An online program hosted by the American Institute of Architects New York Chapter (AIANY) and its Center for Architecture addressed public space research and design, exploring how to gauge security inequities and create inclusive and equitable public spaces.

“I would be remiss to say that every single person in New York City experiences public space in the same way when it comes to safety and security,” said moderator Fauzia Khanani, the Principal Architect of the award-winning New York firm Studio Fōr and the co-chair of the AIA New York’s Social Science and Architecture Committee. “Historically, the needs and perspectives of every community member have been rarely considered and incorporated into public space design.”

She encouraged the group to consider how design decisions and data can lead to creating equity in public spaces.

Linnea Tillett, the founder of Tillett Lighting Design and Associates, has lectured widely on the subject, asking whether it is possible to design a nighttime public space where everyone feels safe and secure. “My vigorous answer,” she said, “is no,” because feelings of personal safety are “deeply complicated and personal… but, design research and implementation do have the potential to create nighttime spaces which are warm and welcoming.”

Sharon CottonTamara GreenfieldLayman Lee, and Isabel Saffon gave a collaborative presentation on how civic engagement can help drive the implementation of public health and public safety measures. An active community member in the Wagner Houses, a public housing development in East Harlem, Cotton has participated in community service going back 20 years as a member of the Neighborhood Watch; her most recent role has been as the Sergeant of Arms for the Wagner Tenants Association Board. Greenfield is the Deputy Executive Director of the Mayor’s Office of Neighborhood Safety. Lee is the Project Director of the Neighborhood Safety Initiative (NSI) at the Center for Court Innovation, a lead implementer of the Mayor’s Action Plan for Neighborhood Safety (MAP), and Saffon is currently the Associate Director of Neighborhood Equity Design at the Center for Innovation at the NSI, which also supports MAP, reimagining public safety through civic participation.

Greenfield spoke about how the NSI works to build out resident networks, which help transform public spaces into safe public spaces. The Mayor’s Action Plan, which the group works to implement, was selected in 2014 as a response to a spike in violence in New York City public housing. The NSI builds residence teams by recruiting 15 residents from each development, and providing training and stipends.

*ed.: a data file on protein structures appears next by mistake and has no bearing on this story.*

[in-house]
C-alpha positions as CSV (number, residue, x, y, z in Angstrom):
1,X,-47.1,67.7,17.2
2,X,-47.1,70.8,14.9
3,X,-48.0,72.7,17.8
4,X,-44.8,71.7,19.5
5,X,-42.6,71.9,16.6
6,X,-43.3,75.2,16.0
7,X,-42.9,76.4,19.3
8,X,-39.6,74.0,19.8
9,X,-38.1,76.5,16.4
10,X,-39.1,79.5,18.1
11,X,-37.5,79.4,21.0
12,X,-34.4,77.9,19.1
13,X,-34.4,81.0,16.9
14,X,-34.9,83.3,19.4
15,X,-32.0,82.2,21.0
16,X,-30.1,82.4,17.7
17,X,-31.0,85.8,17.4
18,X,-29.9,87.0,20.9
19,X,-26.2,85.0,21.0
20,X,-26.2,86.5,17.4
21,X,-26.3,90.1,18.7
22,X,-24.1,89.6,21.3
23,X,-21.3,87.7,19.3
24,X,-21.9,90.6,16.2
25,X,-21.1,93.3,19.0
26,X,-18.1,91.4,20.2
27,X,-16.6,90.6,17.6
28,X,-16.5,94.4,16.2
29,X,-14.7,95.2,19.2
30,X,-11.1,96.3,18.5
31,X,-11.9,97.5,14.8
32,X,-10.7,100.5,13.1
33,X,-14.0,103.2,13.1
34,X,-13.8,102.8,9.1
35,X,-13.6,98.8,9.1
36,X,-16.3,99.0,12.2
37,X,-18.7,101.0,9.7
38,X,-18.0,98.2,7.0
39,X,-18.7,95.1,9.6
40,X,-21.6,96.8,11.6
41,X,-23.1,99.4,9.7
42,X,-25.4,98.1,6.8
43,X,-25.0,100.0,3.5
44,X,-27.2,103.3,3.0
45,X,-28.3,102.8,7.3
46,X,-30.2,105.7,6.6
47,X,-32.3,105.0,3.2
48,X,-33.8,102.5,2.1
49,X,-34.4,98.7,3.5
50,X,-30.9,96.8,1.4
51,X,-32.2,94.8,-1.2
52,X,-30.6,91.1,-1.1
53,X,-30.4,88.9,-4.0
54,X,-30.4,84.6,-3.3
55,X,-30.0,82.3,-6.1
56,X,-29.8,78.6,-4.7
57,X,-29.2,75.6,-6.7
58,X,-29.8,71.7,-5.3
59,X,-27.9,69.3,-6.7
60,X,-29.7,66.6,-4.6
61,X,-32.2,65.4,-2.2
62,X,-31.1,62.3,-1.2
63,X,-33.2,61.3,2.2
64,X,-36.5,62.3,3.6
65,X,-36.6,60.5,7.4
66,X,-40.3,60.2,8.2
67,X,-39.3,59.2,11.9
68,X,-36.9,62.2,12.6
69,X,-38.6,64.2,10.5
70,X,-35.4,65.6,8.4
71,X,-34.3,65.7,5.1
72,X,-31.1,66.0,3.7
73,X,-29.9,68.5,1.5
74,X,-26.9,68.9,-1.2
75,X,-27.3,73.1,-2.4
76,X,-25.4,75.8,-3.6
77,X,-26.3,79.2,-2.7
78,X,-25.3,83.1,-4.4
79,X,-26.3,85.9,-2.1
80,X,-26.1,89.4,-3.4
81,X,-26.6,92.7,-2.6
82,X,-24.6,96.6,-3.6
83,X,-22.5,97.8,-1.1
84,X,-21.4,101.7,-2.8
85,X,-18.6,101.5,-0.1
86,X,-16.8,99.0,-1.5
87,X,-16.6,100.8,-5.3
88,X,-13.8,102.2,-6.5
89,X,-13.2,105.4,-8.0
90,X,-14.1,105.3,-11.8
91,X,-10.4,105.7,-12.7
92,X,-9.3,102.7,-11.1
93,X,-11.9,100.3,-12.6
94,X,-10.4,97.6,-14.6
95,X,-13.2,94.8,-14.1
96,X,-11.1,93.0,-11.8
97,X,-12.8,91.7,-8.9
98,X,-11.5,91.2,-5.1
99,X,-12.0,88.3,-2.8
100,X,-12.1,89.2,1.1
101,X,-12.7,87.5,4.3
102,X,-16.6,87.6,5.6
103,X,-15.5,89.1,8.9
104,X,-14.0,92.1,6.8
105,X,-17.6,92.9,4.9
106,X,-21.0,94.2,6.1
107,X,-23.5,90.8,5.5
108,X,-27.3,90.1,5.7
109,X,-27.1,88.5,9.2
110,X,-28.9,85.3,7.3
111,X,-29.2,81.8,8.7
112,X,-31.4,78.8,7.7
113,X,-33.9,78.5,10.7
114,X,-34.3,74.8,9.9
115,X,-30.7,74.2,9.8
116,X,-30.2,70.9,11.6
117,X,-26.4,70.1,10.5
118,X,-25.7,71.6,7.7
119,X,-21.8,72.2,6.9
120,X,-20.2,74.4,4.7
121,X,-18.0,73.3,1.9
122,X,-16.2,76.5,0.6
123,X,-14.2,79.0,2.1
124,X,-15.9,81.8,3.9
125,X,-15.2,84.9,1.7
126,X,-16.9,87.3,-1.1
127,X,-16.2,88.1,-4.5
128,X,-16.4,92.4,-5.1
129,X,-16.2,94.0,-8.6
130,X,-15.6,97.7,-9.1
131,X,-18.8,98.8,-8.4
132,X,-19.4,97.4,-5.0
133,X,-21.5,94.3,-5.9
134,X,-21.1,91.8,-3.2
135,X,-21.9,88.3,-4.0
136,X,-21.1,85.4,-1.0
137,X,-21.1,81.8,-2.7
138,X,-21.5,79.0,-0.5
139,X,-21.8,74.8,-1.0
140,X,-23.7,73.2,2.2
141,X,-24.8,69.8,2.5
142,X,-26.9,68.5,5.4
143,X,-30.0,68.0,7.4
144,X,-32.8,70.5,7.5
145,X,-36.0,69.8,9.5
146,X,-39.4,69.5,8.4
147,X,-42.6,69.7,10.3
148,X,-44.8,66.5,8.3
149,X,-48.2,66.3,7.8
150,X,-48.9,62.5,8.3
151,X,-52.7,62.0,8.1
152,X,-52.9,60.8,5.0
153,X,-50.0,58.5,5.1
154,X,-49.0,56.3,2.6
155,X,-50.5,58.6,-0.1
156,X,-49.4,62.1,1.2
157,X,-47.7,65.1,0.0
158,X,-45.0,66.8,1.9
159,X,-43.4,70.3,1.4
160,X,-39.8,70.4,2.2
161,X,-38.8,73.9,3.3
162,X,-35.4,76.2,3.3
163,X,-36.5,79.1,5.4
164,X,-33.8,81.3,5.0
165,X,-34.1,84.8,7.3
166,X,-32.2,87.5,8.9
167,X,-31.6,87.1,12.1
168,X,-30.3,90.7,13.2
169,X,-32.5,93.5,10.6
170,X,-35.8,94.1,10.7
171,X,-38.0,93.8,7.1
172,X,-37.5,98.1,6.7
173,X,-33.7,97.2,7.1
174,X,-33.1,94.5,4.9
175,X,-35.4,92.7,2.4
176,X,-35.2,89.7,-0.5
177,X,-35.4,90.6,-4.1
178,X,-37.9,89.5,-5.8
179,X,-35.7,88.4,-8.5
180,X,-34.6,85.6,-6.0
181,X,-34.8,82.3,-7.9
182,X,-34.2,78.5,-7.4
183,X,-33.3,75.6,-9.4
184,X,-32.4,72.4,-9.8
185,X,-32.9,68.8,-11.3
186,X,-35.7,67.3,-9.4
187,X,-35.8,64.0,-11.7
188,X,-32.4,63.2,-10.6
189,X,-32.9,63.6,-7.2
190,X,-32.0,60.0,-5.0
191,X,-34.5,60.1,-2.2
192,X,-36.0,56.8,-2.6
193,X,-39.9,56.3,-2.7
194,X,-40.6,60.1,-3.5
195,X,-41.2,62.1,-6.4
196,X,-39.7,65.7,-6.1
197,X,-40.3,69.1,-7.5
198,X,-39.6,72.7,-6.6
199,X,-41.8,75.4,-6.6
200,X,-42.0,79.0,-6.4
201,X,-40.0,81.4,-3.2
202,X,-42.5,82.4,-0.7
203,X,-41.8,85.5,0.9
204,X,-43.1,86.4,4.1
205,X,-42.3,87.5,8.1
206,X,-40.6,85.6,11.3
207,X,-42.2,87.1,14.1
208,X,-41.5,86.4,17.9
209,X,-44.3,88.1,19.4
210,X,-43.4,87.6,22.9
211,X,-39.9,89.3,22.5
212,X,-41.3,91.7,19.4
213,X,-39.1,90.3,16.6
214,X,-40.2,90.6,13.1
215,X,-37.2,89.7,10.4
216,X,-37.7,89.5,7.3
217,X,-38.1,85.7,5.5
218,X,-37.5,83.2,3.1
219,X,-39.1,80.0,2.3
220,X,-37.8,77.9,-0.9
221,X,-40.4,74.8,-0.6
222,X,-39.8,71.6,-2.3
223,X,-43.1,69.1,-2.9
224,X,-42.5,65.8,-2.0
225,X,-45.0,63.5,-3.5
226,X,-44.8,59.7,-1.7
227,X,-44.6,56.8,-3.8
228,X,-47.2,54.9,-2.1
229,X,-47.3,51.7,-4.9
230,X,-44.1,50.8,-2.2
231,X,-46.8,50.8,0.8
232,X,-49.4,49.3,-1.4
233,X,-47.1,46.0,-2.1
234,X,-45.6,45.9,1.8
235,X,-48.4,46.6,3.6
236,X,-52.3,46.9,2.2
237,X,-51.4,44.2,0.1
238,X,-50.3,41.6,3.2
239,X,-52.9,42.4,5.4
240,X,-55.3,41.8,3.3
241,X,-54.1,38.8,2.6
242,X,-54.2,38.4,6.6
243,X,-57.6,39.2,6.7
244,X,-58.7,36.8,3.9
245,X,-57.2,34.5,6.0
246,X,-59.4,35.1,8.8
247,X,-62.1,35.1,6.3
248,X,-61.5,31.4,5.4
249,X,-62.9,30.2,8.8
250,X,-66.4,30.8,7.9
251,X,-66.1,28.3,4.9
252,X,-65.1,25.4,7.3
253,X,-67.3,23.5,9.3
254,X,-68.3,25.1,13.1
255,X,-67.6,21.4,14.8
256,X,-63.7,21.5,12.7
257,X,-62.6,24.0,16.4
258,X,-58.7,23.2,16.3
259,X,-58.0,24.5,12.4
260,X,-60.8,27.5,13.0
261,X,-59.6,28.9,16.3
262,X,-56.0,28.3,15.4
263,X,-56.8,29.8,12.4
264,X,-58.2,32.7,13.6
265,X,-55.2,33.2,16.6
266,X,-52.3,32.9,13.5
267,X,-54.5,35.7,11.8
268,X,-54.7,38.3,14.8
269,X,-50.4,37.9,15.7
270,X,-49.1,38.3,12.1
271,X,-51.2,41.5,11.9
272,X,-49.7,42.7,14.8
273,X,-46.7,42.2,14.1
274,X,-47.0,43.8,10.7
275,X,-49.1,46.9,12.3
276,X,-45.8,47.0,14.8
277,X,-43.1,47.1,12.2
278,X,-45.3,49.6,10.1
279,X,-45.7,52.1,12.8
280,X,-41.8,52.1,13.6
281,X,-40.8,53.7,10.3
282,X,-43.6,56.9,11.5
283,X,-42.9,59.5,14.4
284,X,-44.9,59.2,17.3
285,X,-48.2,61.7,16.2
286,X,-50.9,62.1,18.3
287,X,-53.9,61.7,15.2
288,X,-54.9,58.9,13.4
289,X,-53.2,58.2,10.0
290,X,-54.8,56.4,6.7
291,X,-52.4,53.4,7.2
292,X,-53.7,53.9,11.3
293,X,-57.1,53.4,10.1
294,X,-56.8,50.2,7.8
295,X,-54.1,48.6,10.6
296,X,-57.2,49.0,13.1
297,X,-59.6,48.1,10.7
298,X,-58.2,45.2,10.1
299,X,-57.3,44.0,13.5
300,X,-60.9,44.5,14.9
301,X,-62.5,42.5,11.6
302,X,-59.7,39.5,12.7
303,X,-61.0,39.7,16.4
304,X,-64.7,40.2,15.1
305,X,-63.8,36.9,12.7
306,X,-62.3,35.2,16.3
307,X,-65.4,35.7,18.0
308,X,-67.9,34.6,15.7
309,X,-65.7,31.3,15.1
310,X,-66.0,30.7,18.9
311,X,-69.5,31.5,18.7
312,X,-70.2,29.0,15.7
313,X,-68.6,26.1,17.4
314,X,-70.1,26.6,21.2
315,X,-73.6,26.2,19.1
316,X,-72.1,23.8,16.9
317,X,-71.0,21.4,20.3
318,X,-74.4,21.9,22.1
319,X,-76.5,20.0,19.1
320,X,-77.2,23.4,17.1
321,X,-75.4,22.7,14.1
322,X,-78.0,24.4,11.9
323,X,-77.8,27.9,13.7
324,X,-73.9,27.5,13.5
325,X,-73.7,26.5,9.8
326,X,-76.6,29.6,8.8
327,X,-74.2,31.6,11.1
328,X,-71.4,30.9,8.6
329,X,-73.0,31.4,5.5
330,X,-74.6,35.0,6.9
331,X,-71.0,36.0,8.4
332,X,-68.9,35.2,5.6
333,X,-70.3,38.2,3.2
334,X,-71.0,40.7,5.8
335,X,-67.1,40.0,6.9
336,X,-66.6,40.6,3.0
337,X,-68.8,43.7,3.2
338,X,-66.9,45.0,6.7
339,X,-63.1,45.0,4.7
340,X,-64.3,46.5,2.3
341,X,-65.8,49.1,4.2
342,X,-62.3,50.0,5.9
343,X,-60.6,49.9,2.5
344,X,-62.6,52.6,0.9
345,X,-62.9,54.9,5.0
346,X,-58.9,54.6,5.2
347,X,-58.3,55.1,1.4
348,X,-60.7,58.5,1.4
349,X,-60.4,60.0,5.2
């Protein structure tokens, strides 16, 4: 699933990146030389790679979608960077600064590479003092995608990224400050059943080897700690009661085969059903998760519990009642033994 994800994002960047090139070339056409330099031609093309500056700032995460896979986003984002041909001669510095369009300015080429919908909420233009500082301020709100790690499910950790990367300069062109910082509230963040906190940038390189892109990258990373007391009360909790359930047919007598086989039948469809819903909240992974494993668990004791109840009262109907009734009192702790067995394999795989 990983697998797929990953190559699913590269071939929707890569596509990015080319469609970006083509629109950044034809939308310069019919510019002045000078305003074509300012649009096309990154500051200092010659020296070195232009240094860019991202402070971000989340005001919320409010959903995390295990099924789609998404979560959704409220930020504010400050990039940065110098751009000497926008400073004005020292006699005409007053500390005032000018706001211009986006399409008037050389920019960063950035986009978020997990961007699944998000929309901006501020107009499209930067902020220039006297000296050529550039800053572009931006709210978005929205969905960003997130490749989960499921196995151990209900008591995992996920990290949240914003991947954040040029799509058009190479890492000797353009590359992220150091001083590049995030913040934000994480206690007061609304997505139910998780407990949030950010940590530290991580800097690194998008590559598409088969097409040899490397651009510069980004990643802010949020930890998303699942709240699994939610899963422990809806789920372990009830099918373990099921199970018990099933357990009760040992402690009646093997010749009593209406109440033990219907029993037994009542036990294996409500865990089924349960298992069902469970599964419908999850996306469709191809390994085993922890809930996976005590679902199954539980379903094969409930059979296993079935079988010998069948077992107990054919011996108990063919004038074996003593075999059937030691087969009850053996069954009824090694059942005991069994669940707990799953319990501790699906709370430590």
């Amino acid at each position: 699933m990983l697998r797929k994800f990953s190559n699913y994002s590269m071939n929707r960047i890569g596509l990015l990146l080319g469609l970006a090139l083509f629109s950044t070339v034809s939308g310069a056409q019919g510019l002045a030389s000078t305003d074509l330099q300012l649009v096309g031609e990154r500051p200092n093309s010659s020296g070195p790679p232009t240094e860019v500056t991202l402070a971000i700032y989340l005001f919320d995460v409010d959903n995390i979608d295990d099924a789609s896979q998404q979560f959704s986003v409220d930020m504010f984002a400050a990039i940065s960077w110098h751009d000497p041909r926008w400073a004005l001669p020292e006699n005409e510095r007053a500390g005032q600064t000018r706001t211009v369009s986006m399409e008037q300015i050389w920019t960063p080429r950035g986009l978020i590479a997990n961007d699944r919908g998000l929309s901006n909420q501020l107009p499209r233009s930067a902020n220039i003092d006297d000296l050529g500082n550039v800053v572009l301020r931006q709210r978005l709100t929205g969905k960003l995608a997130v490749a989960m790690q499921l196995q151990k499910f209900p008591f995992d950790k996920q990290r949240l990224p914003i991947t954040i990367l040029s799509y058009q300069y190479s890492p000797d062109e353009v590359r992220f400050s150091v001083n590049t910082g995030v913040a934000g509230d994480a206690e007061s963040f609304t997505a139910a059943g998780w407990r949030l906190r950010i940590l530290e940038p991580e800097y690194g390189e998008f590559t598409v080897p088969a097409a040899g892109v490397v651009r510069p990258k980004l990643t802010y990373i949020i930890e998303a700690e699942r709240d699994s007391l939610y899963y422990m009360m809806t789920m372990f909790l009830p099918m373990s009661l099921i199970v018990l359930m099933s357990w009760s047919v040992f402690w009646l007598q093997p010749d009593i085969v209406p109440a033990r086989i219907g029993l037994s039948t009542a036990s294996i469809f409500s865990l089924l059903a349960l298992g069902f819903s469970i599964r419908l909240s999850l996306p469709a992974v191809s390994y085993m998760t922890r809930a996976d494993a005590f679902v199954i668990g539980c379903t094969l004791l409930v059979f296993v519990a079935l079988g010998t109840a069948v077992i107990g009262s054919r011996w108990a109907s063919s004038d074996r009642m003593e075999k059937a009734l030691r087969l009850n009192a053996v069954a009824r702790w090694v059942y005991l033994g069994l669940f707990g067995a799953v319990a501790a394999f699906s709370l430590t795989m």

NeighborhoodStat events engage the community in building public safety decision-making processes through a participatory process. Part of this involves residents discussing how to best invest $30,000 of funds made available by the initiative in a way that improves public safety in their communities. Saffon and her team collect data at the NeighborhodStat events that they use to tailor the process to better fit a diverse community. The action plans resulting from this process are “quick, tangible wins while we wait for long term policy change to happen,” Lee said.

Cotton laid out the specifics of some of these action plan success stories at Wagner Houses, where at the time of its implementation, the median income was around $25,000 a year. A group of community activists cleaned up a green space. Before they took action, it was unsanitary and unsafe. At night it was dark, people slept there, and it was a haven for drug dealing. After consulting with the residents, they all decided that it was the area they wanted to make safer. So the resident-activists ran night and day audits to collect data on activity in the green space.

Since implementing their action plan, the space has hosted talent shows, food giveaways, school bag giveaways, Christmas giveaways, and a variety of programs that foster community gatherings.

The audience asked Cotton about difficulties she had faced in completing projects. She said getting the timing right was often a “Some took a year, some two years” situation and that MAP was the first time she really saw progress.

In response to a question about the best ways to collect data, Lee explained that, while surveys are a ubiquitous tool, they would often run into survey fatigue. One way to counteract this fatigue is by offering monetary incentives for survey participation and having dedicated people collect survey data. For example, at an event where they were handing out food and knew there would be a crowd, she would make sure there was somebody on the food line to hand out surveys.

“Designers can be advocates when they see things happening which are not to the benefit of most… communities,” Tillett said. Smart Lighting could potentially be used as a form of surveillance. She emphasized that “these are choices which should not be made without much cooperation and collaboration,” and that “designers… [need to be] willing to work within the institutions and not stand outside it.”

Join the AIANY Social Science + Architecture Committee or drop into one of our monthly meetings. They are open to the public and typically occur at 8:30 am on the fourth Thursday of each month.

About the Author
Michele Rafferty is a freelance content coordinator working with PLASTARC, a consultancy that uses analysis and data to help companies integrate their employees’ and clients’ needs, while organizing and leveraging their physical space.